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2013: The 12 months of Cisco

A look back at Cisco's major 2013 moves

By , Network World
December 17, 2013 06:04 AM ET

Network World - This past year saw several major events and product introductions unfold at Cisco, beginning with an effort to connect cars to the Internet and ending with a solid pipeline in place for its new data center switches and fabric technology. The following is a review of the highlights of the year that was at Cisco, 2013.

Bullet The biggest Internet security challenges of 2013
Bullet Top tech stories of 2013: Big Brother, wearables, and the struggles of aging tech giants
Bullet 10 top tests of 2013
Bullet The year in tech quotes
Bullet The worst IT project disasters of 2013
Bullet Full list of stories looking back at 2013 in the tech industry.


Cisco and NXP Semiconductors N.V. invest in Cohda Wireless for connected car technology. Car-to-Car and Car-to-Infrastructure (C2I) communications will enable active safety systems that would help reduce fatalities and injuries on the roads, the companies say. In addition to improving safety, C2I communication could benefit intelligent transport system management and reduce greenhouse gas emissions from vehicles, they say.

Cisco is sued by East Carolina University over its new “Tomorrow Starts Here” marketing campaign. ECU claims to have been using the slogan as its brand identity for a decade. As of December 2013 however, Cisco is still using the slogan in its “Internet of Everything” campaign.

Catalyst 3850 – Cisco rolls out the Catalyst 3850 switch, which features a new programmable ASIC for wired/wireless convergence and software-defined networking capabilities.


Cisco unveiled the Nexus 6000 10G/40G switch line, which is targeted at data centers needing 40G aggregation. It goes up against 10G and 40G offerings in Arista Networks' 7000 series switches, Dell's Force10 switches and Juniper's QFabric platforms.

West Virginia blasts Cisco and its own state procurement practices for a statewide router purchase it alleges far exceeds requirements and costs millions more than necessary. Cisco pledges to work through the situation with the customer.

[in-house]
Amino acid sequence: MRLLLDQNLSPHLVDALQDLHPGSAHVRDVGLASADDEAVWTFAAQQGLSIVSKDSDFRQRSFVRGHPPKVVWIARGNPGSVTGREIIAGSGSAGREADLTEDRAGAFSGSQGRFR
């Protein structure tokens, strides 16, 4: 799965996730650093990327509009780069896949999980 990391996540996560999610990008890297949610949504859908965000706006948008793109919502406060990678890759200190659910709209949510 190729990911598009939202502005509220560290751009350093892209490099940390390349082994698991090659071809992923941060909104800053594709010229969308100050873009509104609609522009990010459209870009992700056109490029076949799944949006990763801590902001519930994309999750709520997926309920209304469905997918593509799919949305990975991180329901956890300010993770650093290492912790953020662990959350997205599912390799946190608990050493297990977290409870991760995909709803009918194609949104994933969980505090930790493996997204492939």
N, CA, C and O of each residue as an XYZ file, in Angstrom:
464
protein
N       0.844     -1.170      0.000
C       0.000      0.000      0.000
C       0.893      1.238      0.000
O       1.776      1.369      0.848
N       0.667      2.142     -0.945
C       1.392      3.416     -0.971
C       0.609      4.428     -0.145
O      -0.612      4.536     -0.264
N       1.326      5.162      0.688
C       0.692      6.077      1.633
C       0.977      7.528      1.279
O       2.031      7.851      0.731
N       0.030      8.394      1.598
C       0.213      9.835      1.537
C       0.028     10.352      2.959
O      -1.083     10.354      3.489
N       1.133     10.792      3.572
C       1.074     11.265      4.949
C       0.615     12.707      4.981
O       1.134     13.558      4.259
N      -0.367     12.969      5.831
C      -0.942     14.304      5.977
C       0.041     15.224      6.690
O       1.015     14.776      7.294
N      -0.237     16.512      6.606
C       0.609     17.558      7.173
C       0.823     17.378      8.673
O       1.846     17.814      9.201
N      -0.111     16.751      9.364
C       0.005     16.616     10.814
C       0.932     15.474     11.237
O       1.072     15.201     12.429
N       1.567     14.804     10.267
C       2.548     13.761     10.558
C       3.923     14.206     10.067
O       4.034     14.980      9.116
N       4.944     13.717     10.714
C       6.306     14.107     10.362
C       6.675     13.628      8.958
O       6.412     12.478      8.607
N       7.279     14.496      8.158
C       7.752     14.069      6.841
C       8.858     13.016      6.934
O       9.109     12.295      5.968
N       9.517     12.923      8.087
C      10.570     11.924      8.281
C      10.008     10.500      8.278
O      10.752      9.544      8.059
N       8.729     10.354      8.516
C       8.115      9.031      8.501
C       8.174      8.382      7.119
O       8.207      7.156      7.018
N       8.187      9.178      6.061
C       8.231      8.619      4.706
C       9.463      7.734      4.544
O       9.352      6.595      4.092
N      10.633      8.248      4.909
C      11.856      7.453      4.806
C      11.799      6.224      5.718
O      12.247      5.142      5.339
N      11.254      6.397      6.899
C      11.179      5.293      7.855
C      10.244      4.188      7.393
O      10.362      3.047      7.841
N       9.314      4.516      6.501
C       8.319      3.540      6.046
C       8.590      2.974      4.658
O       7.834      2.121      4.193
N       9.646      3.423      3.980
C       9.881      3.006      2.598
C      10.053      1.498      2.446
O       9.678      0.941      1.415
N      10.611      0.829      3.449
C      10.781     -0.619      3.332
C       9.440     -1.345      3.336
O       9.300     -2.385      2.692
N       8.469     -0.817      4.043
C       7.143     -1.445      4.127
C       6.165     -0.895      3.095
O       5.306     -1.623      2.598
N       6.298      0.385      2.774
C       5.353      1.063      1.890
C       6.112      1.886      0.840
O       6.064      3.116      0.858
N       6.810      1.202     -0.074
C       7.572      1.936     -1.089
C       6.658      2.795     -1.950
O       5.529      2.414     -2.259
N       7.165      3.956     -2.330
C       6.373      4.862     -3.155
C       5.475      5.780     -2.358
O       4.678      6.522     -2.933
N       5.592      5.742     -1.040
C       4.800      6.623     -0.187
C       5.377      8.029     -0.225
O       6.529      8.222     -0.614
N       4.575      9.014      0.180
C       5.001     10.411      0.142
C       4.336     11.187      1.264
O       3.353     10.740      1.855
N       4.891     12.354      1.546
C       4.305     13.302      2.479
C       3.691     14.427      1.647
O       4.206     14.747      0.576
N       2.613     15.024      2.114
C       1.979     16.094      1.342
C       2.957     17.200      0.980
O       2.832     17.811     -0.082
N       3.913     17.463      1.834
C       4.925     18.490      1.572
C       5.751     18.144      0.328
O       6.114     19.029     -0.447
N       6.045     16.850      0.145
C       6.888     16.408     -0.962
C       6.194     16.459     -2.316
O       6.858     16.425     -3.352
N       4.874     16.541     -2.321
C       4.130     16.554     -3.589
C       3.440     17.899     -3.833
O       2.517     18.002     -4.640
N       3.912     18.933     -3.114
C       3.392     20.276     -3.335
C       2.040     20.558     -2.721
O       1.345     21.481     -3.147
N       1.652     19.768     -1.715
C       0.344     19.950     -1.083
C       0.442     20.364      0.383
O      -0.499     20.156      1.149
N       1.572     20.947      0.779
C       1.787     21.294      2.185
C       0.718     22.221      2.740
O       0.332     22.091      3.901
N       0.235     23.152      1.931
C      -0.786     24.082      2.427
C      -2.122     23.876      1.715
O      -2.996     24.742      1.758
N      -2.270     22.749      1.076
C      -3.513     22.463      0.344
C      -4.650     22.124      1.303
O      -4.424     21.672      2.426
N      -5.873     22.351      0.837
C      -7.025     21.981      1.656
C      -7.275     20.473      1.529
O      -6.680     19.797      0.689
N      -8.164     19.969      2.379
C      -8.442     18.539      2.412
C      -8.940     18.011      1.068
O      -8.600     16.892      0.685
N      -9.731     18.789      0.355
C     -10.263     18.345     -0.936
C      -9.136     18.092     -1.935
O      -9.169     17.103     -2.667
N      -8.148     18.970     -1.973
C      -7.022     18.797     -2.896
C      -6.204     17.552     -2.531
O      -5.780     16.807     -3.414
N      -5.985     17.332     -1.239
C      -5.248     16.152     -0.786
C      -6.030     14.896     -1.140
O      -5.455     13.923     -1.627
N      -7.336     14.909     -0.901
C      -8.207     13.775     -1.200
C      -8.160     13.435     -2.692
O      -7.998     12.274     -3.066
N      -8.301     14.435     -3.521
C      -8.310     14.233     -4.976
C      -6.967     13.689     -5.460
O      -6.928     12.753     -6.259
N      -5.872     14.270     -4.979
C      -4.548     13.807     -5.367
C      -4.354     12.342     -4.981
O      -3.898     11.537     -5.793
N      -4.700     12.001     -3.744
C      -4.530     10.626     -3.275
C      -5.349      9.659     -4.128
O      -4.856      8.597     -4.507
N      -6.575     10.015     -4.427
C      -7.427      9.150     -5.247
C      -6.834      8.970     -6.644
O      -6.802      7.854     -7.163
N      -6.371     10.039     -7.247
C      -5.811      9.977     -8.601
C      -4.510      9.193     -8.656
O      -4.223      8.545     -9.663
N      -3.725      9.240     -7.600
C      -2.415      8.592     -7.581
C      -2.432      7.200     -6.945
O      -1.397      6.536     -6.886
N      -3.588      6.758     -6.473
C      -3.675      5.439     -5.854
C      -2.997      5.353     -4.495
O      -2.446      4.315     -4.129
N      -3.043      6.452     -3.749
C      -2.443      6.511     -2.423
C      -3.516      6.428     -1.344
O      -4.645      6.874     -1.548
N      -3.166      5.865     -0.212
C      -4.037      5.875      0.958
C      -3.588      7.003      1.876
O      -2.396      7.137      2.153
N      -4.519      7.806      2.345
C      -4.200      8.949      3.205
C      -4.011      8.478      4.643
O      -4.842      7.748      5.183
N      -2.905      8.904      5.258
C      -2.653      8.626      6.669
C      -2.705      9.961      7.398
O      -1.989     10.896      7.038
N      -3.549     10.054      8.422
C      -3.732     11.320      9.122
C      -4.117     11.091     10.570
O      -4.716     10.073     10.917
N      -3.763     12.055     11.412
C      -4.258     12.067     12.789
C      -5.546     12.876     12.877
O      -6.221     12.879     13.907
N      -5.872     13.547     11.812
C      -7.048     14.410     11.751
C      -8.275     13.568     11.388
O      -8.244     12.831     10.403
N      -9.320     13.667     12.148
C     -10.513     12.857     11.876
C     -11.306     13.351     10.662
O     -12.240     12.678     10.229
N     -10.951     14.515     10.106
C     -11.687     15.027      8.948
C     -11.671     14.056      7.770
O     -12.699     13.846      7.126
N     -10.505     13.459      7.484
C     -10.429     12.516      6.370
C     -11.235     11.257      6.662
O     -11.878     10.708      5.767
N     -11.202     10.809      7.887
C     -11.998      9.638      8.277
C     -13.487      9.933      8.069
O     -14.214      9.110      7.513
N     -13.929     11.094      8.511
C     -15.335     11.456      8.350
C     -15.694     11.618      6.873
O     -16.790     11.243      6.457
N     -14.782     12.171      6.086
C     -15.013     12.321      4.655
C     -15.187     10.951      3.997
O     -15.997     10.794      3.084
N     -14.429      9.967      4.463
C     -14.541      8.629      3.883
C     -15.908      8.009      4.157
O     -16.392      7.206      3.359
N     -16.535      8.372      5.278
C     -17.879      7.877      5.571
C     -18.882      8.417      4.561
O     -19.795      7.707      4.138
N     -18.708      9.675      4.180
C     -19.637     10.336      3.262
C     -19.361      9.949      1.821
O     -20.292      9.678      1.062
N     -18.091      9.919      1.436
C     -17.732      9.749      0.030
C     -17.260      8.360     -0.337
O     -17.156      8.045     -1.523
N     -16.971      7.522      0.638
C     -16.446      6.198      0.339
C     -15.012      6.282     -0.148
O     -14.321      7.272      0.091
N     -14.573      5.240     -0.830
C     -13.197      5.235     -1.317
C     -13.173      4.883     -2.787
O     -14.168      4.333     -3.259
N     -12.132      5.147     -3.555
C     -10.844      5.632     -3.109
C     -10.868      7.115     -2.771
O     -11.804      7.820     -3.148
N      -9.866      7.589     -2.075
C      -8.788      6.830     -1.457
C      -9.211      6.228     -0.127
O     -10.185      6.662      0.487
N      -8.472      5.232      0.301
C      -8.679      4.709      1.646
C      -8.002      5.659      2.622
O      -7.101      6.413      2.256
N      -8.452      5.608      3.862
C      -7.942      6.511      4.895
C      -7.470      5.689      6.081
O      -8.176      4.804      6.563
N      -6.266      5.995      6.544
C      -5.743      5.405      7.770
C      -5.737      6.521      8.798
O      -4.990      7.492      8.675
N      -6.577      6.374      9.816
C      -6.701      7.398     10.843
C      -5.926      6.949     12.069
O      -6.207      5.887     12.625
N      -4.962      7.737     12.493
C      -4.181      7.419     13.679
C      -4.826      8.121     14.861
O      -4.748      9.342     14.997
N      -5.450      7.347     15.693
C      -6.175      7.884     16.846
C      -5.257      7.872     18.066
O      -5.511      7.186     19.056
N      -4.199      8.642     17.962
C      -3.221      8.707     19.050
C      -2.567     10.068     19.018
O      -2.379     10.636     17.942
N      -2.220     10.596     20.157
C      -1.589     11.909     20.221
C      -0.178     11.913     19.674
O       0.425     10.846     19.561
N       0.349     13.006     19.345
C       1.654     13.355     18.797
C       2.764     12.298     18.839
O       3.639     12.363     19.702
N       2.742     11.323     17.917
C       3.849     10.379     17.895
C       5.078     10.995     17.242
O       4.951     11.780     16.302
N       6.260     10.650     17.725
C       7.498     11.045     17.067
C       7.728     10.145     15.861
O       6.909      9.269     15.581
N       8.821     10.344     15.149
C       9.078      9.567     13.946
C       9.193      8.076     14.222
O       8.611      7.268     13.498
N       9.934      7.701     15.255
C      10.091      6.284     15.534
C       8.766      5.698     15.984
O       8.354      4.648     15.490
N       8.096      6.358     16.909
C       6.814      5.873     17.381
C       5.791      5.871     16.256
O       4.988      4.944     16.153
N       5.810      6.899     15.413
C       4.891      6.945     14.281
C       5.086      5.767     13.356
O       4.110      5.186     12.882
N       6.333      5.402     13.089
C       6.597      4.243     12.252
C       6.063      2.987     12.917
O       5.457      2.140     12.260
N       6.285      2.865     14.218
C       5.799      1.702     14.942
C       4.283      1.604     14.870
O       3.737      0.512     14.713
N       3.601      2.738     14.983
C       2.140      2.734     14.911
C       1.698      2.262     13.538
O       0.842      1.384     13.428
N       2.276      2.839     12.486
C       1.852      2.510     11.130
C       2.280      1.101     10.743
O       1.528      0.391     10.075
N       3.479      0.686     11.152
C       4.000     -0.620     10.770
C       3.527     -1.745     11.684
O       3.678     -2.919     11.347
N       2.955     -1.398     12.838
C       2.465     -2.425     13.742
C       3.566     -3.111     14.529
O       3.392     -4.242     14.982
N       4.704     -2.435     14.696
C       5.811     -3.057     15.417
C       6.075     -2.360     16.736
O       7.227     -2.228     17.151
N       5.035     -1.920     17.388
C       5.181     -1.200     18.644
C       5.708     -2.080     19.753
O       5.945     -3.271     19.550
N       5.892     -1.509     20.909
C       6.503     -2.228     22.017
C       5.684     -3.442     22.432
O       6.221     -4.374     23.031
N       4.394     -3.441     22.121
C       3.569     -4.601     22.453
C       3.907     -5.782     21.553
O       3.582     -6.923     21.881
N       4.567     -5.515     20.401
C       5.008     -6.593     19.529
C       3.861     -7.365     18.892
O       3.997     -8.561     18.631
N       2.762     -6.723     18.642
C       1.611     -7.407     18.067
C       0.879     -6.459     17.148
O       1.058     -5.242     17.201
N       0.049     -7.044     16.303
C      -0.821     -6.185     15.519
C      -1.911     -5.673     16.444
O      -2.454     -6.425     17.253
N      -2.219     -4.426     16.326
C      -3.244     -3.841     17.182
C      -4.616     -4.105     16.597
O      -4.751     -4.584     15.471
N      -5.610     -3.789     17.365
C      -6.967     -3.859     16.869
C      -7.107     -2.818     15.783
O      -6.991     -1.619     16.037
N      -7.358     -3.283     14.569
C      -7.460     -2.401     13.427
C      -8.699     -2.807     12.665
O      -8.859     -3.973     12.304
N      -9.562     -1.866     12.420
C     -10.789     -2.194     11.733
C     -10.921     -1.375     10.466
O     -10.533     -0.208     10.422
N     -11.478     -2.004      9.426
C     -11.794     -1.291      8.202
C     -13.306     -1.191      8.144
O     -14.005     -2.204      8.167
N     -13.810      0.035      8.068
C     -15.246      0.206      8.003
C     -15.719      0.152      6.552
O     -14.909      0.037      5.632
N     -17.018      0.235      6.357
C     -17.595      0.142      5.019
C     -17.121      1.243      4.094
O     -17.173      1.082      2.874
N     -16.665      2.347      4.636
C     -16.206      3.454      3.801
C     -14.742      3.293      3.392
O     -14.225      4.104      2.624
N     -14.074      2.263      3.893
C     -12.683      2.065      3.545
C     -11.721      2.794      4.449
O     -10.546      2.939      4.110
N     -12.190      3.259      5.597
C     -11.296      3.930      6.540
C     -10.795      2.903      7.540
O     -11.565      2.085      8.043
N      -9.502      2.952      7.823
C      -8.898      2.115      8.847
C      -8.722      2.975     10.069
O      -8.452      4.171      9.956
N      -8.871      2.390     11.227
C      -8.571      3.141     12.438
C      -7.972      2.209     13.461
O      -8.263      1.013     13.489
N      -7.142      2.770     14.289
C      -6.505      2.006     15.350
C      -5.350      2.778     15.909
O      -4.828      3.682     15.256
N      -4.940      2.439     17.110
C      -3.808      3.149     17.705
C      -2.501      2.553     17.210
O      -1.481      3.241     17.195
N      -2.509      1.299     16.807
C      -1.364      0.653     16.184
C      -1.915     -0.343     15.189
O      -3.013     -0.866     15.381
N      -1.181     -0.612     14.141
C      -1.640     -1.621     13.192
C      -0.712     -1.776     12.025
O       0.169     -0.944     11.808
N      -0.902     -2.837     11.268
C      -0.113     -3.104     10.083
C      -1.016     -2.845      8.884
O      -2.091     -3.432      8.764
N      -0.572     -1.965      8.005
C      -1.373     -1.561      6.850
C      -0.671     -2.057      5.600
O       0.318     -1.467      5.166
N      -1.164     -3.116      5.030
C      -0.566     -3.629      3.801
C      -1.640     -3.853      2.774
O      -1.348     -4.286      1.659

+ ALSO ON NETWORK WORLD A listing of our look back at what was in technology for 2013 +


Cisco rolls out the ISR-AX line of branch routers, which integrate security and application performance features, including WAN optimization, as well as VPN, firewall and intrusion prevention, application visibility and control, and WAN path management.

Cisco introduced the CPAK CMOS transceivers, photonic physical interface technology designed to reduce power consumption and the cost of sparing. CPAK will eventually turn up in Cisco’s new CRS-X core routers and Network Convergence System offerings for service providers.


Cisco and IBM form the OpenDaylight consortium to develop an open source software-defined networking framework based on multiple, industrywide contributions. The vendor-driven effort is met with skepticism as a user-driven organization already exists with the Open Networking Foundation. Later, commercial OpenFlow pioneer Big Switch Networks downgrades its participation before dropping out altogether, and platinum member Juniper and silver member HP question the consortium’s controller technology and potential use.

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